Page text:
The Olympian ego behind Mount Rushmore

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NEW YORK, Oct. 14 (UPI) -- The four presidential faces on Mount Rushmore may be an inspiring patriotic symbol to many Americans and an anachronistic tribute to white supremacy to others including many American Indians, but the incredible story behind the colossal monument hewed from the Black Hills of South Dakota is well worth reading.

The story has been told before but never in such detail and depth as it is recounted in "Great White Fathers" (Public Affairs, 453 pages, $27.50) by John Taliaferro, the biographer of Western artist Charles Russell and "Tarzan" novelist Edgar Rice Burroughs. It's a scholarly tome with 33 pages of valuable bibliographic notes but it is never dull.


How could it be with Gutzon Borglum, the sculptor who dreamed Mount Rushmore's dream and made it a reality against all odds, at the center of the story?


The career of this megalomaniac, as cantankerous as they come, makes for fascinating reading, and though you wouldn't want Borglum as a friend, he deserves admiration no matter how grudgingly given. Any reader will feel a sense of regret that the sculptor did not live to complete his beloved project, which was closed down unfinished by his son, Lincoln Borglum, after his father's death.

From the initiation of the project in 1924 until Congress declared it a fait accompli in 1941 and gave permission for Borglum to be buried there (his family turned down the offer), the government contributed $836,000 of the $989,000 cost of the Mount Rushmore National Memorial, a real bargain considering what it has contributed to the morale of the nation and the economy of South Dakota, the author points out.

Borglum received a total of $170,000 for the project, averaging a paltry $10,000 a year that could never make up for the time he might have had for other commissions. Perhaps the greatest disappointment in Borglum's career was his first venture in colossalism, Stone Mountain in Georgia, a Confederate memorial started in 1916 to honor Gen. Robert E. Lee and his officers and supported by the Ku Klux Klan, with which Borglum was briefly associated.


He was fired from the Georgia project, a 1,200-foot-long relief, in 1924 for "offensive egotism and delusions of grandeur," and the work was completed by others in 1970. Borglum claimed he hadn't been paid, a complaint he often made when things weren't going well. He was quick to sniff out a conspiracy against himself whenever his designs lost out in competitions for sculpture projects and then go public with his suspicions.

Borglum was always making headlines. Early in his career he tried his hand at designing airplanes and fancied himself an expert on aviation and even got a commission to design a monument to the Wright brothers. During World War I his unsolicited report to President Woodrow Wilson that "self interested groups" were leading the aircraft industry to disaster through "cheap, grandiose projects" resulted in a national scandal.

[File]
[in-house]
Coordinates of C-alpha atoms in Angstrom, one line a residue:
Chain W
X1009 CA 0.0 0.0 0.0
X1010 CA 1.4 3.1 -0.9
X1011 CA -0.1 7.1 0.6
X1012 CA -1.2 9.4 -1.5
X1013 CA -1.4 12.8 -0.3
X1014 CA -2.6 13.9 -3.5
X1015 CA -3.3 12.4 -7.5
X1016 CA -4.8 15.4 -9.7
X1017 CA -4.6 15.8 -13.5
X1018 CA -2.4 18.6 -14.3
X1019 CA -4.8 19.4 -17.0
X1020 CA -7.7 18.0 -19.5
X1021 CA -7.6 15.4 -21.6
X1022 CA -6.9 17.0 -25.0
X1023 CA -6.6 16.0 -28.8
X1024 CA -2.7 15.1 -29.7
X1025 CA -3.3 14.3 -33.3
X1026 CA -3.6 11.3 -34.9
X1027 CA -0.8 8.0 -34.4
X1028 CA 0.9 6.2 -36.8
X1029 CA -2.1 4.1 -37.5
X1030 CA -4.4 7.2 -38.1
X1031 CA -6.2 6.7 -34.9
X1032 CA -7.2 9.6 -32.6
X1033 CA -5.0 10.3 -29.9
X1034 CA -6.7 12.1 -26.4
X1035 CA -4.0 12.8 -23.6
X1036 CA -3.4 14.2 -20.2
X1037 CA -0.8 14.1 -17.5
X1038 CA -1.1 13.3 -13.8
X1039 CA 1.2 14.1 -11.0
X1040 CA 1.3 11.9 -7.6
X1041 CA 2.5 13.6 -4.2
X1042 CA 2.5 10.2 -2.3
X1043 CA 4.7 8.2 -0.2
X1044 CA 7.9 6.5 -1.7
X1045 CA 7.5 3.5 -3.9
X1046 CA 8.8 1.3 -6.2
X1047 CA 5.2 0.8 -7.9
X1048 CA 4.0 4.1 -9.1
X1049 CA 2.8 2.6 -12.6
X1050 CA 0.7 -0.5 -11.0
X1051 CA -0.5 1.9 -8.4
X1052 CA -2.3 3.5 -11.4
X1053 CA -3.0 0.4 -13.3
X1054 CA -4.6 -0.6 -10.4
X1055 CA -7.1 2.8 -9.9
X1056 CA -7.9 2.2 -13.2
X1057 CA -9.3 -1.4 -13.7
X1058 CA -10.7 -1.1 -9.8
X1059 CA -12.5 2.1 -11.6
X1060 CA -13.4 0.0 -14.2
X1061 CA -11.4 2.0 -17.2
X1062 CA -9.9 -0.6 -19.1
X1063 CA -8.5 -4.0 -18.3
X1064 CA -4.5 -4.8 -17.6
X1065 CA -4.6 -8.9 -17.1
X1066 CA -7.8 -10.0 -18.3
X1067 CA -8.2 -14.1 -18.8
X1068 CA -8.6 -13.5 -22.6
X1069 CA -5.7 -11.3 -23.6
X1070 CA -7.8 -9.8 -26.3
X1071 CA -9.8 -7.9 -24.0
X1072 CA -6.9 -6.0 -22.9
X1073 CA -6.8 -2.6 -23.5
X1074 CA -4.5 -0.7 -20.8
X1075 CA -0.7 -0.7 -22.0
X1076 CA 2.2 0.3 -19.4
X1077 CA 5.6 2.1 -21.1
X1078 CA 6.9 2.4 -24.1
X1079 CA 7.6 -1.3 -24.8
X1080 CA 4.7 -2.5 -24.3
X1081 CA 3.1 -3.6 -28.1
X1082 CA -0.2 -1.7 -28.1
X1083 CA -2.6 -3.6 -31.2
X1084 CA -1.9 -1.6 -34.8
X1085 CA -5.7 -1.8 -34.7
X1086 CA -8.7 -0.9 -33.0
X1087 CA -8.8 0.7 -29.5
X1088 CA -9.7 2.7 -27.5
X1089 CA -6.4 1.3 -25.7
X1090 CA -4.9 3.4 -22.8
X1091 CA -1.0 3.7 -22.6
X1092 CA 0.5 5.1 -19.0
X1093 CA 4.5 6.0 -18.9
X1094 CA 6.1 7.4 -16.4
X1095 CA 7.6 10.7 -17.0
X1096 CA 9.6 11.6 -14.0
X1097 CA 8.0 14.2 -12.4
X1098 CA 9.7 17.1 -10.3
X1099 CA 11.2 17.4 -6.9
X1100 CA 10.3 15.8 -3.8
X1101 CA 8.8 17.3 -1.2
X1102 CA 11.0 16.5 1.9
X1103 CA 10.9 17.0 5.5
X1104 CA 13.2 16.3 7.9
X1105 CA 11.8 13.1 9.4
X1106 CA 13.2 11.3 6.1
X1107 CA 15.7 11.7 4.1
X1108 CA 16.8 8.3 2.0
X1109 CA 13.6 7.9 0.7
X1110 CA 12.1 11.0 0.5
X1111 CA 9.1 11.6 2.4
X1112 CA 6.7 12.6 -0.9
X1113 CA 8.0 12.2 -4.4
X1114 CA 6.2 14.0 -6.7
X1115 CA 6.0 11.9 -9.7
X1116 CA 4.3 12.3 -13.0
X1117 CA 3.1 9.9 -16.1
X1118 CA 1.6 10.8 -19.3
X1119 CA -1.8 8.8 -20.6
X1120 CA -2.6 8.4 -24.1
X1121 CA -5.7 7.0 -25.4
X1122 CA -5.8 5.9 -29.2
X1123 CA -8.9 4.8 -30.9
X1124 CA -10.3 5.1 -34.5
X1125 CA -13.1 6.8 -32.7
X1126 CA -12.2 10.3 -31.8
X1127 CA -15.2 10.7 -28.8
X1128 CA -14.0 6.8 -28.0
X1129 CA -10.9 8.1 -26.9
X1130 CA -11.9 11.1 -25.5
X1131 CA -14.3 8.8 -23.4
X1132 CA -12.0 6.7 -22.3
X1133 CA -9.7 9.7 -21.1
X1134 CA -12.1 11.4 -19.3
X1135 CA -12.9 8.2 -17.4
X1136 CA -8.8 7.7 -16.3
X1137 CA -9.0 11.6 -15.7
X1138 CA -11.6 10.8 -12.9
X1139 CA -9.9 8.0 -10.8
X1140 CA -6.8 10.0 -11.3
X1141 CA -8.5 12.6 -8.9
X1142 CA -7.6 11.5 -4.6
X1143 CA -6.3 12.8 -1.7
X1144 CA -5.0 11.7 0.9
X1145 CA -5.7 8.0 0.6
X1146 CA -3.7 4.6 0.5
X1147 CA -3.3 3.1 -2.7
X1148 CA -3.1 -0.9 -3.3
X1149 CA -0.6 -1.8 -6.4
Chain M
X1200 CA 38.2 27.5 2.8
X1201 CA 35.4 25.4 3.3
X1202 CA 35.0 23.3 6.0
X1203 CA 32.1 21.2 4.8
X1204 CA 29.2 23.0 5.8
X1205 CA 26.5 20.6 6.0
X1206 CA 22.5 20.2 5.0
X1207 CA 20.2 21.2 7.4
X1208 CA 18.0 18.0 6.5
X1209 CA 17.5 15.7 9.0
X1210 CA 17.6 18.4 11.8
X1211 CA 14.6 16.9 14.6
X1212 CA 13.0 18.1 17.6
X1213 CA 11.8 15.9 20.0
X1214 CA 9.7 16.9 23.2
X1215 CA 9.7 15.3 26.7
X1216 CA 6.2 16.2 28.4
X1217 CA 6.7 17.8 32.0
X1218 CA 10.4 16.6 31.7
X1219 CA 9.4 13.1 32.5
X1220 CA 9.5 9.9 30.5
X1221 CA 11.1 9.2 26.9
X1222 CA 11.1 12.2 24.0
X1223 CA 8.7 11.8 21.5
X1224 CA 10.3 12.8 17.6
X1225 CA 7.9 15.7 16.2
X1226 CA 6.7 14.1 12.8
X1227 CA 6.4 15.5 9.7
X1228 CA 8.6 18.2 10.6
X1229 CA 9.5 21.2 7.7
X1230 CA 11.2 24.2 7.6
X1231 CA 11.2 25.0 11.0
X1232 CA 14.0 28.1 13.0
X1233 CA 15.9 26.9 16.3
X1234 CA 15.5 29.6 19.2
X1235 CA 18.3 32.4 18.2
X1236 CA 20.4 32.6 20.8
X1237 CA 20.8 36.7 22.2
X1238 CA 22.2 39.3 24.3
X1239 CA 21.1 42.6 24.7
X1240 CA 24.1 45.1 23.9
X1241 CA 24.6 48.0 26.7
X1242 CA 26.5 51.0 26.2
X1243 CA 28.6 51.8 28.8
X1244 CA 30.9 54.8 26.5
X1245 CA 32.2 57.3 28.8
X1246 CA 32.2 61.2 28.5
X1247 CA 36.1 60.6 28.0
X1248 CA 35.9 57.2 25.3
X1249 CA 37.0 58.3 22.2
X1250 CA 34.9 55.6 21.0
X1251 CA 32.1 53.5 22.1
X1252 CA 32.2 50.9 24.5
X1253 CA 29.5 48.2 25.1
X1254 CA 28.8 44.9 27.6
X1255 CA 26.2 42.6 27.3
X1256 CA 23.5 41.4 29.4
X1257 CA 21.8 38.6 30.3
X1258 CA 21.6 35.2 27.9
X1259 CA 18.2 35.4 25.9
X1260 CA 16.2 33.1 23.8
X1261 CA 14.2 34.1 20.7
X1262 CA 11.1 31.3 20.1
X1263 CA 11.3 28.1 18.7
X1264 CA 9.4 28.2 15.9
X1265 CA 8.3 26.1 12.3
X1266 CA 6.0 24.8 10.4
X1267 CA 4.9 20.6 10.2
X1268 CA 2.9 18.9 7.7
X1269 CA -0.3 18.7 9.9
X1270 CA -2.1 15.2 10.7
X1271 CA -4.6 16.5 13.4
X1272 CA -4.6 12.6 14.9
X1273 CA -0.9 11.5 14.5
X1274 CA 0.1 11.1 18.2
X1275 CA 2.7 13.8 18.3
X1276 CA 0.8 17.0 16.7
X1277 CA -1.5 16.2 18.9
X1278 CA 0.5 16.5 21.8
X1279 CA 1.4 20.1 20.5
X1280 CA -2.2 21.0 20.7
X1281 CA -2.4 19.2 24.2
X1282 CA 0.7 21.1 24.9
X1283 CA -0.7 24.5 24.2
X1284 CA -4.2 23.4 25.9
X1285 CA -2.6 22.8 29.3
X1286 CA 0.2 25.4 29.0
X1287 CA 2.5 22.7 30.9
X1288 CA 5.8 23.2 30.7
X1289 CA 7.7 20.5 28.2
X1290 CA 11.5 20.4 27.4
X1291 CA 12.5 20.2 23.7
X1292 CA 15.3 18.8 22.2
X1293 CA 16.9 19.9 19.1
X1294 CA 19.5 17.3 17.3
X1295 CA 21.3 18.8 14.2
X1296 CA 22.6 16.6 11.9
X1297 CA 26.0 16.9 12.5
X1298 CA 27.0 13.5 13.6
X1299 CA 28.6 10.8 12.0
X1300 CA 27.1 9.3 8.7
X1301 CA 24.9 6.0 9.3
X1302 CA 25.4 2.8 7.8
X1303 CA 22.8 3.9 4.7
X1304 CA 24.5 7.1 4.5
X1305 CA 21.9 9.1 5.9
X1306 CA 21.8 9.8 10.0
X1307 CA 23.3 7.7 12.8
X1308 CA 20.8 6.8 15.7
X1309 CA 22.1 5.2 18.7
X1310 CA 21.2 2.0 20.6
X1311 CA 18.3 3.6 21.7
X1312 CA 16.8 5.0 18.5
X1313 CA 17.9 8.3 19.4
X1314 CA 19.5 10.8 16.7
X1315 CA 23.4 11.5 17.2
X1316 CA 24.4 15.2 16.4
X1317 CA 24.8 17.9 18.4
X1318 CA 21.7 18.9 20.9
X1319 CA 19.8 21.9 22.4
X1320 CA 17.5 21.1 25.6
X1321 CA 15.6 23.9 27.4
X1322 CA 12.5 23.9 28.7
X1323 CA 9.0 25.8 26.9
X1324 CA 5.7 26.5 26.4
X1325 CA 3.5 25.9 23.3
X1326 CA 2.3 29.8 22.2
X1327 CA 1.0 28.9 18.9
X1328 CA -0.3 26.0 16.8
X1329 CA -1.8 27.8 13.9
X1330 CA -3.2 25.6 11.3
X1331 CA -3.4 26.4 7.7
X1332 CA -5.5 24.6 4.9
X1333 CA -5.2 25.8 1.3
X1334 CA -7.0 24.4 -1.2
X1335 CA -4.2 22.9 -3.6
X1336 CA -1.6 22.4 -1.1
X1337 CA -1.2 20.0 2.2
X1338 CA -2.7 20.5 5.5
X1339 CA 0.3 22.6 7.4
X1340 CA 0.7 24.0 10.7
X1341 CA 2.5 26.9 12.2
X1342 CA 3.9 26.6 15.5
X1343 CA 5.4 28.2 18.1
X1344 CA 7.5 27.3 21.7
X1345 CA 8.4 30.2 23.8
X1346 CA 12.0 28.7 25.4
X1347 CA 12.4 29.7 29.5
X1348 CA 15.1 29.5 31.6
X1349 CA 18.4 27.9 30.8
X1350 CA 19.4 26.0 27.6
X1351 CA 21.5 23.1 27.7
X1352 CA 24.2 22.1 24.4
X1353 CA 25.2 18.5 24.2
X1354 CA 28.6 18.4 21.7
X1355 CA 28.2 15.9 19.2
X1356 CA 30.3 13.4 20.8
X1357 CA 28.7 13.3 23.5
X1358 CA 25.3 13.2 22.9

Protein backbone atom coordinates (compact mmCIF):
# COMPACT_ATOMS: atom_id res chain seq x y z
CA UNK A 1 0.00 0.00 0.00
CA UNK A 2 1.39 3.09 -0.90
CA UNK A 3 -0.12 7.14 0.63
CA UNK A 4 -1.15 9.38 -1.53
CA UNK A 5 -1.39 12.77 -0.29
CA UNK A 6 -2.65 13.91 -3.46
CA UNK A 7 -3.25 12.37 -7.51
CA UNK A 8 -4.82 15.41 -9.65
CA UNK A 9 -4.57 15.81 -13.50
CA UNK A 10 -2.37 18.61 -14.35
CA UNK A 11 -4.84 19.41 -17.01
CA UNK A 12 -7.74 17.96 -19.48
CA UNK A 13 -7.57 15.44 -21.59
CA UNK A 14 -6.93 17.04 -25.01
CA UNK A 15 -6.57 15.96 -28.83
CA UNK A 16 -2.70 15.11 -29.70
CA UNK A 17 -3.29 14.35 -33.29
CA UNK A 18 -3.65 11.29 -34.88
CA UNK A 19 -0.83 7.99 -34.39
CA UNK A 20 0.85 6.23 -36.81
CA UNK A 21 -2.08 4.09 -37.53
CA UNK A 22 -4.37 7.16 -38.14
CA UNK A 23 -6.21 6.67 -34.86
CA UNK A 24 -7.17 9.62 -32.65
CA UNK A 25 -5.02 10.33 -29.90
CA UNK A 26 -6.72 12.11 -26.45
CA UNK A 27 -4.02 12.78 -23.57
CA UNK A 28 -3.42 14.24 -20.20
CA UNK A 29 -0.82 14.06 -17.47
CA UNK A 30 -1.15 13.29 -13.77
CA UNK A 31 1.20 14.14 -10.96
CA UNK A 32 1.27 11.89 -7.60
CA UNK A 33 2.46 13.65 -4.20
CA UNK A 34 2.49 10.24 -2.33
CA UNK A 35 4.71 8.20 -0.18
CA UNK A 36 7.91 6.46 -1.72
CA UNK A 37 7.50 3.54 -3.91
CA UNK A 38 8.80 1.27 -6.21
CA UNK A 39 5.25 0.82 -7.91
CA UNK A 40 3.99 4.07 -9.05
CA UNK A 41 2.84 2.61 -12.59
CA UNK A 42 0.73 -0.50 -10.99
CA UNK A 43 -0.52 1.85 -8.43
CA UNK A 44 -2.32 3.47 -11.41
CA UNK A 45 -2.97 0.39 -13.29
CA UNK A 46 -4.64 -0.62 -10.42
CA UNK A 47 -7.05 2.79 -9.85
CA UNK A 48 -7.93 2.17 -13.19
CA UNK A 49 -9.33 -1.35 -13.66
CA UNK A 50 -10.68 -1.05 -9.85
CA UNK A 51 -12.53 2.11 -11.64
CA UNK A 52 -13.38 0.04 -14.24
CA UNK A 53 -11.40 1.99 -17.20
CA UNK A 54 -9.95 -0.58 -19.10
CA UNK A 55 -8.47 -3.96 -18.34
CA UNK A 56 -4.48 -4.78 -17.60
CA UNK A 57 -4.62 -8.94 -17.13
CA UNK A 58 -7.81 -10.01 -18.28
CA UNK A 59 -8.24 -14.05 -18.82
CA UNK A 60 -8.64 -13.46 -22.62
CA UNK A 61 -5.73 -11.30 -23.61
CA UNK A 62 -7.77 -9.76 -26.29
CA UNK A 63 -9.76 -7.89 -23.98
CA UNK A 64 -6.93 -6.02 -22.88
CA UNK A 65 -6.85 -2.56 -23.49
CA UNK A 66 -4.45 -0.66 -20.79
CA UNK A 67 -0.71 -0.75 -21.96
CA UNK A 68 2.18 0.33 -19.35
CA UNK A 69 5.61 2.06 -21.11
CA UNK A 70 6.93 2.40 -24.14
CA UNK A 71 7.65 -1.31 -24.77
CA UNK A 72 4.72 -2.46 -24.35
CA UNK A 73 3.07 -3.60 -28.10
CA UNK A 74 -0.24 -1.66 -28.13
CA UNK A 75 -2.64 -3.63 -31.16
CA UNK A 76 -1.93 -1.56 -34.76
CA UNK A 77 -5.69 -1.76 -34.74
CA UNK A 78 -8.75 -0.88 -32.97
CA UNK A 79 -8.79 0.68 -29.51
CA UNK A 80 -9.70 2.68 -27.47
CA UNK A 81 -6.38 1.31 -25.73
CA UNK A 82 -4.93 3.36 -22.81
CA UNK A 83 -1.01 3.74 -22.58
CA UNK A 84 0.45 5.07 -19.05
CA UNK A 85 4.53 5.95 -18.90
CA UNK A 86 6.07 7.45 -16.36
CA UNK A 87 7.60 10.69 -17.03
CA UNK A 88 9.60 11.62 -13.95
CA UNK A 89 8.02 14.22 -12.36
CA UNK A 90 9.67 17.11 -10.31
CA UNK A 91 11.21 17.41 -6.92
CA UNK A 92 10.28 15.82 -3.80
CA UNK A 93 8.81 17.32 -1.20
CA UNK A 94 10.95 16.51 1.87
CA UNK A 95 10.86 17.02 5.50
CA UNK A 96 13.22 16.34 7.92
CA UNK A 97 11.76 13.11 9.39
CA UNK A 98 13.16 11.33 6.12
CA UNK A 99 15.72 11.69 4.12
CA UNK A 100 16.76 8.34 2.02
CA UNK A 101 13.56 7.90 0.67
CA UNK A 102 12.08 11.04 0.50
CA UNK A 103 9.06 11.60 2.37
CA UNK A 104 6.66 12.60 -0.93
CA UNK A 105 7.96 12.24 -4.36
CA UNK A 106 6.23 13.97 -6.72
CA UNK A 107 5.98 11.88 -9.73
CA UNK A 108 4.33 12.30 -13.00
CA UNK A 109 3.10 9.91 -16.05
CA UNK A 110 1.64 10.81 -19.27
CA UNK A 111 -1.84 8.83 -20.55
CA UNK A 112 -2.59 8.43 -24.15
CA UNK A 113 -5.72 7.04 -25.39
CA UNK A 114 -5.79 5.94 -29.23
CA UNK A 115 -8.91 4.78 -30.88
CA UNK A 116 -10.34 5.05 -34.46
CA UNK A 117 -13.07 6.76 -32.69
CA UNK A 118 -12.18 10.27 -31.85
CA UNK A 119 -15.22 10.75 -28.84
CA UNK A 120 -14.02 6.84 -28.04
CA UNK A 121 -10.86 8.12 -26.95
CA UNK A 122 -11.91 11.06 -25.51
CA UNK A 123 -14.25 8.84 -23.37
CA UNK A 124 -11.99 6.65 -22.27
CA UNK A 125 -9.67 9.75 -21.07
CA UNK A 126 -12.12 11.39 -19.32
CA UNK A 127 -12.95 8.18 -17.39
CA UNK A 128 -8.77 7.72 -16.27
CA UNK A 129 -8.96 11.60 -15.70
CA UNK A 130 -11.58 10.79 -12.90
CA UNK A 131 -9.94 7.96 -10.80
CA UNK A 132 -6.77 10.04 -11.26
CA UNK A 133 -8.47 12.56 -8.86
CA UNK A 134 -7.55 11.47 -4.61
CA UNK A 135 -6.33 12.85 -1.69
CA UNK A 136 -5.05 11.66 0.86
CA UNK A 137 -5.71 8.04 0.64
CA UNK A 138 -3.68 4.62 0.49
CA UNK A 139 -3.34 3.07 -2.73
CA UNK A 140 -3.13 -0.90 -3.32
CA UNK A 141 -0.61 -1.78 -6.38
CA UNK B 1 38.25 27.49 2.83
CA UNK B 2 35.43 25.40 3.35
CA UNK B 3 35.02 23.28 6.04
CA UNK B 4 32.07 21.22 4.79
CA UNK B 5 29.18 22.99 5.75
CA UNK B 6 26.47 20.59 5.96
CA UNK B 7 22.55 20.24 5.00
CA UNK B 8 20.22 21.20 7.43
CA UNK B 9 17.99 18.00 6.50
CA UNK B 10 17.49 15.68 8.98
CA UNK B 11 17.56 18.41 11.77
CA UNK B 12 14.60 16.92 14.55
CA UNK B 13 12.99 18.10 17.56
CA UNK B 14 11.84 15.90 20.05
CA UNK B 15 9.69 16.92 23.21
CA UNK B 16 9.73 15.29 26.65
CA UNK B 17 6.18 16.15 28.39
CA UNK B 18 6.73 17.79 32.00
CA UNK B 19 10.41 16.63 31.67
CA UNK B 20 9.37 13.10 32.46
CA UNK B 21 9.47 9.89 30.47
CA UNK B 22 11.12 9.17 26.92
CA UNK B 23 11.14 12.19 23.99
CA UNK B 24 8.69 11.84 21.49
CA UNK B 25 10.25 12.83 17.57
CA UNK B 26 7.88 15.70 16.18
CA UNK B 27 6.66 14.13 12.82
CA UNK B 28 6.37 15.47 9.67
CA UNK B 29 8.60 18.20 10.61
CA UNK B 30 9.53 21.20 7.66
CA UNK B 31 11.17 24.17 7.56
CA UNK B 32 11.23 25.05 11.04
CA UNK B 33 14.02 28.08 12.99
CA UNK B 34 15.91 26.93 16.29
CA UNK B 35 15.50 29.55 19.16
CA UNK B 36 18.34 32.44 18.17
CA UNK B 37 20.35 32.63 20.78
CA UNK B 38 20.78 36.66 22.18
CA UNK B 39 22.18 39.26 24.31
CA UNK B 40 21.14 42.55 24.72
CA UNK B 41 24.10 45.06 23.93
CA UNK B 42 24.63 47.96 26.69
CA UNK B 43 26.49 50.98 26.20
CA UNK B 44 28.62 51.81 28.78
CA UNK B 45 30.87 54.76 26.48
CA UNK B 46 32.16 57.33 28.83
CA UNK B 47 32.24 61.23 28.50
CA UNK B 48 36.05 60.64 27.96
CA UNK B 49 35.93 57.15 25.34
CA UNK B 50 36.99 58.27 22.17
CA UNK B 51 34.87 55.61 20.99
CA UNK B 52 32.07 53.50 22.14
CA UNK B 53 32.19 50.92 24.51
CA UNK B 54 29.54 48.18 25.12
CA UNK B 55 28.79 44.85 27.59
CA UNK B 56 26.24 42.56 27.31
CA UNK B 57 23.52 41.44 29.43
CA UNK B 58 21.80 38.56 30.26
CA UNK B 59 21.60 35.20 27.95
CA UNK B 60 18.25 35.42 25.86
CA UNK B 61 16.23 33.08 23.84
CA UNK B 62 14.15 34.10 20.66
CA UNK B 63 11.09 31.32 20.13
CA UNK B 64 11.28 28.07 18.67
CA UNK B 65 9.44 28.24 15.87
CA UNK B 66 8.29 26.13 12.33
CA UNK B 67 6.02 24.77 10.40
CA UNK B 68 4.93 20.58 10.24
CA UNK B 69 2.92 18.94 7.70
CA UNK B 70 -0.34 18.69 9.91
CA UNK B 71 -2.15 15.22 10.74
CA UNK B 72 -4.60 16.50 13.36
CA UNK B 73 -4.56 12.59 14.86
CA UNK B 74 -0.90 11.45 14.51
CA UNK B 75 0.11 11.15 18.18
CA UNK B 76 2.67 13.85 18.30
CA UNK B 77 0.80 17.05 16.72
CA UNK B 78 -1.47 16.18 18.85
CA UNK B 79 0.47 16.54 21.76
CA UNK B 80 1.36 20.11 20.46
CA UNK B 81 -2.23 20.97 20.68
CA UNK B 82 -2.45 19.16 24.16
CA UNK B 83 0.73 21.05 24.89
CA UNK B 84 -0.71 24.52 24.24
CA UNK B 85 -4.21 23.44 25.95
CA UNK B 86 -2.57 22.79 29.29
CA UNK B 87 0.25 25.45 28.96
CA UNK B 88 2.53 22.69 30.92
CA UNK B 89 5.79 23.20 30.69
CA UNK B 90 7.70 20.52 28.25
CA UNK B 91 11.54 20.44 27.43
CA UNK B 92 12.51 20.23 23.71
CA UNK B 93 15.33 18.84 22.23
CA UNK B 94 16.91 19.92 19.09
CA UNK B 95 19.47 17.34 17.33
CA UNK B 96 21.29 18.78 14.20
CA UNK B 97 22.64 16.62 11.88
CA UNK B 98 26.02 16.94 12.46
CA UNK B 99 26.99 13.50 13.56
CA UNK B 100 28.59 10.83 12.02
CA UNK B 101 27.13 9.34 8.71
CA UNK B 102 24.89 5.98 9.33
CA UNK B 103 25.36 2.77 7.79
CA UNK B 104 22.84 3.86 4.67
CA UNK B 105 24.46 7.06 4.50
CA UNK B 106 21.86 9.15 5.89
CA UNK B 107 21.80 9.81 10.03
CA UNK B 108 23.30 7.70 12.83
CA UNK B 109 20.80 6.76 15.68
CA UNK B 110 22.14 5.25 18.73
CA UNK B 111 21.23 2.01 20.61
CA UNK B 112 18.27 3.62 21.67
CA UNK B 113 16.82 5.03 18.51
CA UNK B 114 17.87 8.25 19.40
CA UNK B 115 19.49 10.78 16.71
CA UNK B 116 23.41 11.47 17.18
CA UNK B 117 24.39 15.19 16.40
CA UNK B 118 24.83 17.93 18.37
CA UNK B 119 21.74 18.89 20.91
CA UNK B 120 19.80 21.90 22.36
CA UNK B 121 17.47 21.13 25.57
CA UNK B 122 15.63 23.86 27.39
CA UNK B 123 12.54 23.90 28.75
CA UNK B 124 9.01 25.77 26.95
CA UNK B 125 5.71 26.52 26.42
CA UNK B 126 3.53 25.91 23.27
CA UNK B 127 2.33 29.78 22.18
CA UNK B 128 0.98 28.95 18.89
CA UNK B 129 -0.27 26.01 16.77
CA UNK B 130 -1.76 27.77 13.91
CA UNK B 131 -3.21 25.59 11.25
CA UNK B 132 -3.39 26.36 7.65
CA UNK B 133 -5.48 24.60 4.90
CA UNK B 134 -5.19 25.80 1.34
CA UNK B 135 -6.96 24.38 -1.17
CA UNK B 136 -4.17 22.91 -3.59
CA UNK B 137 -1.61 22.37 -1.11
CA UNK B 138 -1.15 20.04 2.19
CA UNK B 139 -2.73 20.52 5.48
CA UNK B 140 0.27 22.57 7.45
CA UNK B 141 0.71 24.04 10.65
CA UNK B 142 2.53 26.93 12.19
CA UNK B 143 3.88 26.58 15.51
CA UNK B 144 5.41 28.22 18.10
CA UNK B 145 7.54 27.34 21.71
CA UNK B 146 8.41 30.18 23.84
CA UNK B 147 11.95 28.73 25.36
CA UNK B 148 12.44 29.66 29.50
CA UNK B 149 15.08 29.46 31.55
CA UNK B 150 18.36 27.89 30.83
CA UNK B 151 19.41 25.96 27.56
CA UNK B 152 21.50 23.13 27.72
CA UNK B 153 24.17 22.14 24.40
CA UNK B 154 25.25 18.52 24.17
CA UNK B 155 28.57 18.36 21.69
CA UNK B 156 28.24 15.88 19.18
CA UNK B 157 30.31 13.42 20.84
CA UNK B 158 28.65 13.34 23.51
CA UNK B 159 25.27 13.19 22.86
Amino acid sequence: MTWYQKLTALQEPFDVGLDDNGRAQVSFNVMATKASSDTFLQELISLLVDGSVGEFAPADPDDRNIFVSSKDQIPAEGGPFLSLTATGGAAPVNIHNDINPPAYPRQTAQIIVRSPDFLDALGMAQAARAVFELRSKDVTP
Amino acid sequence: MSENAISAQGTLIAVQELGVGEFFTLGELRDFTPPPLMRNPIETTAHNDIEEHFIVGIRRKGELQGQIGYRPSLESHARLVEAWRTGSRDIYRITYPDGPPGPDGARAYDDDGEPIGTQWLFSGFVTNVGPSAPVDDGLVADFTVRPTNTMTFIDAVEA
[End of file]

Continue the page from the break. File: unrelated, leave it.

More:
The sculptor was born in Idaho in 1867 to a Mormon immigrant from Denmark who had taken two sisters as wives. His mother was discarded by his father when he was quite young, leaving deep psychic scars on little Gutzon who always claimed his mother had died when he was five. His father moved to Los Angeles where Borglum grew up and began his career as a lithographer's apprentice.


He married a divorced woman, Lisa Putnam, who was twice his age, and took off for Europe, spending 11 years studying art in Paris where his brother, Solon Borglum, already had found fame with his cowboy sculptures. Gutzon fell under the influence of Auguste Rodin, and fell in love with a younger American woman, Mary Montgomery, who was to become his second wife.

The Borglums returned to America in 1893 in time for Gutzon to submit a small bronze to Chicago's Columbian Exposition. His first big success was a bust of Abraham Lincoln that was later installed in the Capitol rotunda in Washington, followed up by a seated Lincoln inspired by Rodin's "The Thinker," a civic commission from Newark, N.J. When he wasn't sculpting, he was criticizing other sculptors in print as "dull mediocrities."

The portion of Taliaferro's book on the South Dakota monument is a page-turner, including the selection of Lincoln, George Washington, Thomas Jefferson, and Theodore Roosevelt, a personal friend of Borglum's, as subjects for Gutzom's pneumatic drills, and Borglum's loosing battle to raise enough funds for a Hall of Records to house sculptures of other great Americans.


Especially fascinating are the many suggestions for a fifth great American to go alongside the Big Four. Feminists wanted Susan B. Anthony and got a commemorative stamp instead. Most recently the name of Ronald Reagan has been touted for the honor by his admirers. Unfortunately -- or perhaps fortunately -- there is no more room on the mountainside for another bust.

Now that environmentalists view Mount Rushmore as a desecration of Mother Earth and a more enlightened generation of Americans tend to agree, there probably will never be another such monument in the United States.

Work also has been stopped on the Crazy Horse Memorial on South Dakota's Thunder Mountain, originally conceived to be 10 times the volume of Mount Rushmore, and no other such project has been proposed. The era of the modern colossus that began with the Statue of Liberty has ended as it did in ancient Egypt, Greece, and Rome.

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